Will the sacred cow otherwise known as the mortgage interest deduction (MID) be put out to pasture in the next presidential term?

For at least the past half decade, this popular deduction, which deprives the Treasury of anywhere from $95 billion to $130 billion per year, has been seen as vulnerable to Congress’ budget-cutting knife. And the two presidential candidates have indicated they might be open to, if not eliminating MID, reining it in. Rep. Paul Ryan, whom Gov. Mitt Romney chose as his vice presidential running mate, is a deficit hawk whose two budget plans (each passed by the House of Representatives) called for the elimination of several tax benefits including MID.

The Obama administration’s 2013 budget includes a proposal to limit how much Americans earning more than $250,000 annually could deduct for mortgage interest. That might explain why Richard Green of the Lusk Center for Real Estate thinks Obama, in his second term, might go after the deduction more aggressively than Romney would as president.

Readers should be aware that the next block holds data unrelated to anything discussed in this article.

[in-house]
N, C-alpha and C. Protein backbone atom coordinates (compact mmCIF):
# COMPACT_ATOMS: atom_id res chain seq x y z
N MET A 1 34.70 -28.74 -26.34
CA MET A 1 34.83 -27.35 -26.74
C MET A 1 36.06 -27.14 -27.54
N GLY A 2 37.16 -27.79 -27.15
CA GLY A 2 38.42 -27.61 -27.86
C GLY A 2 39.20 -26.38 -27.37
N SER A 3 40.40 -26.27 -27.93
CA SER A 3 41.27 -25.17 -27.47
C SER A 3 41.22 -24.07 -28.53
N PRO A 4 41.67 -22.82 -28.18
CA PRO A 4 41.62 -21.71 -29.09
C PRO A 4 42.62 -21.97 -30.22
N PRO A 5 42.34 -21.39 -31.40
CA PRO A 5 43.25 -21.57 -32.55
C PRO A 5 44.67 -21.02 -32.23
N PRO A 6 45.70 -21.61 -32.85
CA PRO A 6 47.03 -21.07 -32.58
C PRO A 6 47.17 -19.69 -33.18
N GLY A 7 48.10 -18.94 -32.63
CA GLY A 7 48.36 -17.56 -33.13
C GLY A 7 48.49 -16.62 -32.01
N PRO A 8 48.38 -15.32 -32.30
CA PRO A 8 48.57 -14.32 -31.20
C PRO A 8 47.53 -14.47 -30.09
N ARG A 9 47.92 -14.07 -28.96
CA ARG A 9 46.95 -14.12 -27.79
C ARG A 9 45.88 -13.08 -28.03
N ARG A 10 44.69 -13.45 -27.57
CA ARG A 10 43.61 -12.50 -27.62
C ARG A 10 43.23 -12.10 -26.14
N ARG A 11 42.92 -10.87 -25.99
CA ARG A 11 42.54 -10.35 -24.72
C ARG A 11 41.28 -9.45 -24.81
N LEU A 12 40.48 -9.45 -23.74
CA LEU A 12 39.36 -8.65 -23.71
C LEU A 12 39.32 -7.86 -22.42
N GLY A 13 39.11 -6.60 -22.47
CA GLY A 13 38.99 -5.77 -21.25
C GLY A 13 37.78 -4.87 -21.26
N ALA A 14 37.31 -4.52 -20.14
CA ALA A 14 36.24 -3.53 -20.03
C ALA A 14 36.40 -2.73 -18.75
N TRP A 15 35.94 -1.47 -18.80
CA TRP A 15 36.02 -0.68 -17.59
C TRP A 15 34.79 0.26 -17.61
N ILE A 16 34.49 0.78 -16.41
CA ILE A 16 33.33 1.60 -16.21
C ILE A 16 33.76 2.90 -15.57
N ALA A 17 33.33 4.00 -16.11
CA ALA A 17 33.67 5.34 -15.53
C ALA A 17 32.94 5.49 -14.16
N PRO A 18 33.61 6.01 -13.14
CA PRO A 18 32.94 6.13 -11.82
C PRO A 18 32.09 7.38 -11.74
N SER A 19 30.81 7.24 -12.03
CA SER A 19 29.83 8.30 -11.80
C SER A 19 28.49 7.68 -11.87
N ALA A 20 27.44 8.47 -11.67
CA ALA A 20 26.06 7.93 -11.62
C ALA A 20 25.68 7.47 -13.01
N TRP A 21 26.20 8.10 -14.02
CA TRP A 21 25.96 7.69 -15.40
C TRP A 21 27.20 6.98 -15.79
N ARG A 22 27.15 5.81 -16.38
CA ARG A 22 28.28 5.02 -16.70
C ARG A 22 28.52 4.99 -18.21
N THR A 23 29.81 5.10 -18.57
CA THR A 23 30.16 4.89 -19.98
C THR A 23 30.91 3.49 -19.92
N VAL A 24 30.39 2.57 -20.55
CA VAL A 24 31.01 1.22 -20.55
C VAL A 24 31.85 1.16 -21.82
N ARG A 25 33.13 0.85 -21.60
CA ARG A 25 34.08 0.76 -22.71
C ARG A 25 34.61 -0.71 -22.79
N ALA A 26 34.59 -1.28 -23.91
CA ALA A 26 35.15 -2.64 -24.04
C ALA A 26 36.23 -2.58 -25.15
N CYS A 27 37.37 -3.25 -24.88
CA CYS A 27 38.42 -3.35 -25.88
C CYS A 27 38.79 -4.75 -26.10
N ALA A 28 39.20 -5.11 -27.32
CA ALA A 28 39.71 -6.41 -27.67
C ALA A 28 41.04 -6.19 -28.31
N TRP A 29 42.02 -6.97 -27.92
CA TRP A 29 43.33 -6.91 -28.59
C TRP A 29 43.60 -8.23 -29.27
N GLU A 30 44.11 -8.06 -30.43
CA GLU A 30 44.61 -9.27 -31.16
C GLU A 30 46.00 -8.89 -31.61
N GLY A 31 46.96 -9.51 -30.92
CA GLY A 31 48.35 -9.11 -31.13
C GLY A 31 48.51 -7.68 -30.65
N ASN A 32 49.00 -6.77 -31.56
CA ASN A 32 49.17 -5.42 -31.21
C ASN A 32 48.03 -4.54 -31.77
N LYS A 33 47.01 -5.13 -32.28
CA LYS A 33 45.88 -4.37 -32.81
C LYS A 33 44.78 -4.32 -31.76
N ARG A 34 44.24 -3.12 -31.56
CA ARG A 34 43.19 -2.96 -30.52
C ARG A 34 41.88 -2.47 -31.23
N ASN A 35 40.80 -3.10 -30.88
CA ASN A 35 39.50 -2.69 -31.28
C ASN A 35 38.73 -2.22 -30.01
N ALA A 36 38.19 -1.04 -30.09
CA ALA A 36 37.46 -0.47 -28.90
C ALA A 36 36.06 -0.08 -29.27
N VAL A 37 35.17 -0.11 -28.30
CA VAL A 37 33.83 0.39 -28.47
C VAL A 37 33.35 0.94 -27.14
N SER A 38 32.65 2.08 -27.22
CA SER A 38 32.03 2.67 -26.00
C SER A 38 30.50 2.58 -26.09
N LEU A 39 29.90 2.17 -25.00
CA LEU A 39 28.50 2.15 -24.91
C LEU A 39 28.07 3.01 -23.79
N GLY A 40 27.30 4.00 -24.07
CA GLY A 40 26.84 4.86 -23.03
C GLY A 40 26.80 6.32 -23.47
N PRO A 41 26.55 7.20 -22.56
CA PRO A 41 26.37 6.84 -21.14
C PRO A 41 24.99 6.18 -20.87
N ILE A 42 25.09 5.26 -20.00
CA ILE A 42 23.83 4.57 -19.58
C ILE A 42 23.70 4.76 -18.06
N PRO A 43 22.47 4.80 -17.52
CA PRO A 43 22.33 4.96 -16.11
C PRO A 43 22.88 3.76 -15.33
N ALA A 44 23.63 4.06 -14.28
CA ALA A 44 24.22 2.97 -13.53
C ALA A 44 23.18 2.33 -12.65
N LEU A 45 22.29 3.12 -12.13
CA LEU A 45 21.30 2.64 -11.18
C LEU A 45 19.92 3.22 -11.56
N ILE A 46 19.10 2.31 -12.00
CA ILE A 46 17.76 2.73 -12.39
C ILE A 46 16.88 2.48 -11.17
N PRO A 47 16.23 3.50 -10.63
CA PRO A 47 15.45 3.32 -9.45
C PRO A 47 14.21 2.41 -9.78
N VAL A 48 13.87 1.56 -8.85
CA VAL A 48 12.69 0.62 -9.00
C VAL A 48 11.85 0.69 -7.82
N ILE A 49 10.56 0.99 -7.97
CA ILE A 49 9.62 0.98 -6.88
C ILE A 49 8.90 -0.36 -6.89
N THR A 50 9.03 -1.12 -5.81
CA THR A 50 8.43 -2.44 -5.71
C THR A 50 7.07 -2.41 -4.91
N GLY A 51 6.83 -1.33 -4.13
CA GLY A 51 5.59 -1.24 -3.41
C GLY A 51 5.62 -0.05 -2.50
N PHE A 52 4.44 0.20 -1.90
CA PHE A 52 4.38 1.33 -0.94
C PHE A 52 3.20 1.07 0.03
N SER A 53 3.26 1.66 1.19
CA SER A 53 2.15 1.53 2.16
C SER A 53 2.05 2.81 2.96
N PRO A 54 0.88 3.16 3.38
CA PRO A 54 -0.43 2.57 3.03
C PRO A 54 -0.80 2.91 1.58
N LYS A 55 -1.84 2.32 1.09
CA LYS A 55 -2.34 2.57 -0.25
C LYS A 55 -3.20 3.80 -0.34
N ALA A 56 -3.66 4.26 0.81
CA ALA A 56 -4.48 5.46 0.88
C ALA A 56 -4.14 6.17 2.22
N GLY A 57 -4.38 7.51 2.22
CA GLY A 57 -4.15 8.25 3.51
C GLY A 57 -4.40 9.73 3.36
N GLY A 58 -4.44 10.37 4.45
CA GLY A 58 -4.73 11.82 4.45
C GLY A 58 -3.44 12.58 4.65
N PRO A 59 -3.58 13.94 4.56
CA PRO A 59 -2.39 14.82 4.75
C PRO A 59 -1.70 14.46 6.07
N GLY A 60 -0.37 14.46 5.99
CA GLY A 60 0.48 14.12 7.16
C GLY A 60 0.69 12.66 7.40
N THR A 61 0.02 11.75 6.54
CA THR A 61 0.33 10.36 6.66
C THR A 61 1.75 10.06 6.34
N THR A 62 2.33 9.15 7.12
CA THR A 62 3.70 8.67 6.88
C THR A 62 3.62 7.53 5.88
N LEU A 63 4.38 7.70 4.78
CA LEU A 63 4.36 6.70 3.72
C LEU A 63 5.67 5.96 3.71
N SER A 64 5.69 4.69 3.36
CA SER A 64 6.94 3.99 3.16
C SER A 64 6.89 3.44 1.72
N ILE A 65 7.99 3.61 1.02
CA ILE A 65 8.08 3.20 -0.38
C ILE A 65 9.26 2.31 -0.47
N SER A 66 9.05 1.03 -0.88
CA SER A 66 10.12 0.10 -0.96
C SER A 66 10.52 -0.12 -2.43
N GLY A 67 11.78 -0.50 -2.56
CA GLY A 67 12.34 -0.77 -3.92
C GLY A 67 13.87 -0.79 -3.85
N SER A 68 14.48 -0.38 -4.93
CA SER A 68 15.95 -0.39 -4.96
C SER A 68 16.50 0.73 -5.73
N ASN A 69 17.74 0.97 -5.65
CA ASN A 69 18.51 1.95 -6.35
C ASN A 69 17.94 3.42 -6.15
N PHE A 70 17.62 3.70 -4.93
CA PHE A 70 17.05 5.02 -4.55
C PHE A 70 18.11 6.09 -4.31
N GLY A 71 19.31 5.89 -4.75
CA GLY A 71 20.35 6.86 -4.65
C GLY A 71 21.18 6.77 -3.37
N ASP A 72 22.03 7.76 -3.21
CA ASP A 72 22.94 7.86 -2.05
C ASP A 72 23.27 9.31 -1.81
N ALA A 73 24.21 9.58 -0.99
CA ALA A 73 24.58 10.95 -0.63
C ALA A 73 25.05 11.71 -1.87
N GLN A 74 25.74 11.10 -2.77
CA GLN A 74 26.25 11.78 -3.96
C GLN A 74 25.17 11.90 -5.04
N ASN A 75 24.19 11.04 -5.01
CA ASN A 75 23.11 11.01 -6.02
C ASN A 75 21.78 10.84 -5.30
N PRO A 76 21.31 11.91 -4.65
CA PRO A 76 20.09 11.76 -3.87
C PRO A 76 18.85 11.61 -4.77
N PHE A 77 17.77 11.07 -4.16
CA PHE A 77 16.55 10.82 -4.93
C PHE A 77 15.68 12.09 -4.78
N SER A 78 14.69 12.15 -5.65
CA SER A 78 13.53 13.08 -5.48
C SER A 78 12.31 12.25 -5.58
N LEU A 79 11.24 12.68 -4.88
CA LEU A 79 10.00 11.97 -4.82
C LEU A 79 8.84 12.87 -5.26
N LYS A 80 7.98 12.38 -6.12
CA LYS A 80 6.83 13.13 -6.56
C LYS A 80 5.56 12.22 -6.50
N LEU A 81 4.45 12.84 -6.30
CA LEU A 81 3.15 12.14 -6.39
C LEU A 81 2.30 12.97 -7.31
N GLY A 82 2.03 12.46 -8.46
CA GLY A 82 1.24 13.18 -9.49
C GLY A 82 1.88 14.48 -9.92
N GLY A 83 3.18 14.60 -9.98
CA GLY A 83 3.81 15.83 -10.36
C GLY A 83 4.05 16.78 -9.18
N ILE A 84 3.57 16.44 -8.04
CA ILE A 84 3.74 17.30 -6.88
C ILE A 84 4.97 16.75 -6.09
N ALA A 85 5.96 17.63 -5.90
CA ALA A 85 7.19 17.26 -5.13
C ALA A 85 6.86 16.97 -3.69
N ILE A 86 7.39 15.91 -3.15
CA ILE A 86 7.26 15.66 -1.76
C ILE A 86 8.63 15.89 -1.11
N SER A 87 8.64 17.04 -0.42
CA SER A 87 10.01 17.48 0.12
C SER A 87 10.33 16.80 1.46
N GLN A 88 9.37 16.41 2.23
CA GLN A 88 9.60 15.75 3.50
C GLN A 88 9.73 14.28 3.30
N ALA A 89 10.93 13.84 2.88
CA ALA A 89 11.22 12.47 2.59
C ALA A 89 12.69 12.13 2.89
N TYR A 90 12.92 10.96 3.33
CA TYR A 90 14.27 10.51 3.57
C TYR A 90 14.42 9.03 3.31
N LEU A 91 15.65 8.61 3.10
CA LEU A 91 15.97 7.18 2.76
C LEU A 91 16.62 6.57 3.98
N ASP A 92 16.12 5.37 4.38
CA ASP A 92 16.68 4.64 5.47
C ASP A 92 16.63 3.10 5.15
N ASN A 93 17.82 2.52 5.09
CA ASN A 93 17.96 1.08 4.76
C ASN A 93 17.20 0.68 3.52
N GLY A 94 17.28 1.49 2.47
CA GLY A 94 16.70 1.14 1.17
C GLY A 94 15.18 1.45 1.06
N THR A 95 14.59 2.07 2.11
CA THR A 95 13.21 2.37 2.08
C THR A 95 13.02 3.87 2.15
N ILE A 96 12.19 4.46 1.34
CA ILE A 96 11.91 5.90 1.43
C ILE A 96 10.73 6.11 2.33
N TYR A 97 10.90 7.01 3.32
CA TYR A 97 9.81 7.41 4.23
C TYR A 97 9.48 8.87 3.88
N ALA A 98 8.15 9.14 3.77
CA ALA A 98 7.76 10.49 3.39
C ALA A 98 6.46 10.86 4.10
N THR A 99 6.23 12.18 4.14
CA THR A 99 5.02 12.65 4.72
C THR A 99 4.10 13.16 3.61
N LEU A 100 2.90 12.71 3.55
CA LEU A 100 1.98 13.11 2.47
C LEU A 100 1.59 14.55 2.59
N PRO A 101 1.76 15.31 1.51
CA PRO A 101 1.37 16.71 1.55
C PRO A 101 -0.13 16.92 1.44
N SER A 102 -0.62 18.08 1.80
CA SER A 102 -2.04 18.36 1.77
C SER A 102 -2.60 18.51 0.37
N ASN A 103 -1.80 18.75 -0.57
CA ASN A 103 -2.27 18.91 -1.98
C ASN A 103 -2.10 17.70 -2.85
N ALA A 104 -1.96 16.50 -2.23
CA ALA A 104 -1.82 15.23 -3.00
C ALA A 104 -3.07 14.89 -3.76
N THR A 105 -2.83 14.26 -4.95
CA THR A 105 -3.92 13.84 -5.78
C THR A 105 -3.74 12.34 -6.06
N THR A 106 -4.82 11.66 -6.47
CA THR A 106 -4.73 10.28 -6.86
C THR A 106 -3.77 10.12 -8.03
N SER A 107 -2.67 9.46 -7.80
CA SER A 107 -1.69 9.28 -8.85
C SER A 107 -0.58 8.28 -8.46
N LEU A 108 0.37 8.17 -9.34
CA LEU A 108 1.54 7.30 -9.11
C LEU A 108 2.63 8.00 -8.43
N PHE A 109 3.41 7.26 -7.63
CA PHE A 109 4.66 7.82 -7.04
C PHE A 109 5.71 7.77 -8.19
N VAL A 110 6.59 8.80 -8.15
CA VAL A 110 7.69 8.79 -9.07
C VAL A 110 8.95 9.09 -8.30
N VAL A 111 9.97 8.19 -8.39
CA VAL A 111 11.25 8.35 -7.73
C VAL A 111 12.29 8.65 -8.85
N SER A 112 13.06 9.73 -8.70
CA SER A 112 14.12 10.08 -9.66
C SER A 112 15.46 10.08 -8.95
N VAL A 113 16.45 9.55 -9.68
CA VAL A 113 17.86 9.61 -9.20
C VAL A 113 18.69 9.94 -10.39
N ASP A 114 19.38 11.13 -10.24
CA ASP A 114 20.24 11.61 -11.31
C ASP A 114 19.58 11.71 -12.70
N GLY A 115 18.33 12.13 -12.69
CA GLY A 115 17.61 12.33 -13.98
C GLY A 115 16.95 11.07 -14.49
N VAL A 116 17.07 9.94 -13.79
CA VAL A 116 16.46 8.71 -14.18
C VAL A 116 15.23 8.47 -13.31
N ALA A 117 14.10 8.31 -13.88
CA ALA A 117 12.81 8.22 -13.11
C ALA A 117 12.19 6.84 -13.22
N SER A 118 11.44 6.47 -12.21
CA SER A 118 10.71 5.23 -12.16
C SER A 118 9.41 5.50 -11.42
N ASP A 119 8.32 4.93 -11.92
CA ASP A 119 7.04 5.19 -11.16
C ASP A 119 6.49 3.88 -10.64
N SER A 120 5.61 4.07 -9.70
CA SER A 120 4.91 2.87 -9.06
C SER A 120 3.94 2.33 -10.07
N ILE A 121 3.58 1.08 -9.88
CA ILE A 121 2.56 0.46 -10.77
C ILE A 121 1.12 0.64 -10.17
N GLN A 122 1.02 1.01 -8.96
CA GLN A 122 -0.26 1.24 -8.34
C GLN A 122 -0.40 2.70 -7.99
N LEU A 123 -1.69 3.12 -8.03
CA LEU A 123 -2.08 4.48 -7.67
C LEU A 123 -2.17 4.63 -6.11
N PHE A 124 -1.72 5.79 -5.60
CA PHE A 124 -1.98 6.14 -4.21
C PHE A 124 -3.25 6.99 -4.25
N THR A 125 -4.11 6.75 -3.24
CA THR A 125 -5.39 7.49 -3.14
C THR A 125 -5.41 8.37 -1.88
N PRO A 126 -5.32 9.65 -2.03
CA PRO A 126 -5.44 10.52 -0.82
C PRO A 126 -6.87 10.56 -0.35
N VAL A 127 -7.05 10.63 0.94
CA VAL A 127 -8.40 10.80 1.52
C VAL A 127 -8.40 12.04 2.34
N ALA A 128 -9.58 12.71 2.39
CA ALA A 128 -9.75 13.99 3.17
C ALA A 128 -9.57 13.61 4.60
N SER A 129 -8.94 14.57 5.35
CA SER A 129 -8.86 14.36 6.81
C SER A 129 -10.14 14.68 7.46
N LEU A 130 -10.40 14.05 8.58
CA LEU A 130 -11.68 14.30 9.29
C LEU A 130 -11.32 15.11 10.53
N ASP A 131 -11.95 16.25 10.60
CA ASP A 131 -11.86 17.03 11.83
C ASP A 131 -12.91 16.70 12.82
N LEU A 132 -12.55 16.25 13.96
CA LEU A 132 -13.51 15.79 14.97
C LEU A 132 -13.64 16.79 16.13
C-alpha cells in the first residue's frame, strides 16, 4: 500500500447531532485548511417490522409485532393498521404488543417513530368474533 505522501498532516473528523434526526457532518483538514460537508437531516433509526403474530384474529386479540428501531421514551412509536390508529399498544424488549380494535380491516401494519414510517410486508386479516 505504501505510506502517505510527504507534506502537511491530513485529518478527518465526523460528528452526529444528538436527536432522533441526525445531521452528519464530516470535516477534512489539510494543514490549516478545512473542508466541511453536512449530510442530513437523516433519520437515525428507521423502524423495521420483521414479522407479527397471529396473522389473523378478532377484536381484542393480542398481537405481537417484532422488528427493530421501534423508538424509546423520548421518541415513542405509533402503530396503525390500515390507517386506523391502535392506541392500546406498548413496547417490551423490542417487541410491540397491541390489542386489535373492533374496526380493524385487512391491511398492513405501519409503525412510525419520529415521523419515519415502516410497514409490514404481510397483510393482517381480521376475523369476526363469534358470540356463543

The arguments for and against MID are well known: Proponents such as the NAHB say this middle-class benefit “is particularly important for younger home buyers who are paying a greater share of interest in the early years of a mortgage.” MID’s elimination, this thinking goes, would weaken demand and cause home prices to drop by as much as 20 percent.

Opponents say MID only benefits the 25 percent to 33 percent of taxpayers who itemize each year, which generally translates into the top 20 percent in income. The money saved by disallowing the deduction could be diverted to vital needs such as education and infrastructure.

Two of the more prominent and widely discussed tax reform proposals—Domenici-Rivlin and Simpson-Bowles—have proposed converting MID into a tax credit of between 12 percent to 15 percent, with all taxpayers eligible. Simpson-Bowles also called for capping the mortgage amounts for which the deduction could be applied at $500,000 and eliminating it entirely for second homes and home equity credit lines, something Romney has advocated.

Ken Gear, executive director for the Leading Builders of America, still doesn’t think either party favors eliminating MID outright. But he can envision something akin to the Simpson-Bowles tax credit idea re-emerging as Congress scrambles to close the budget gap. He’s just hoping it’s not the tip of the iceberg. “We need to cut the deficit, but in a responsible way that’s not on the back of the housing industry.”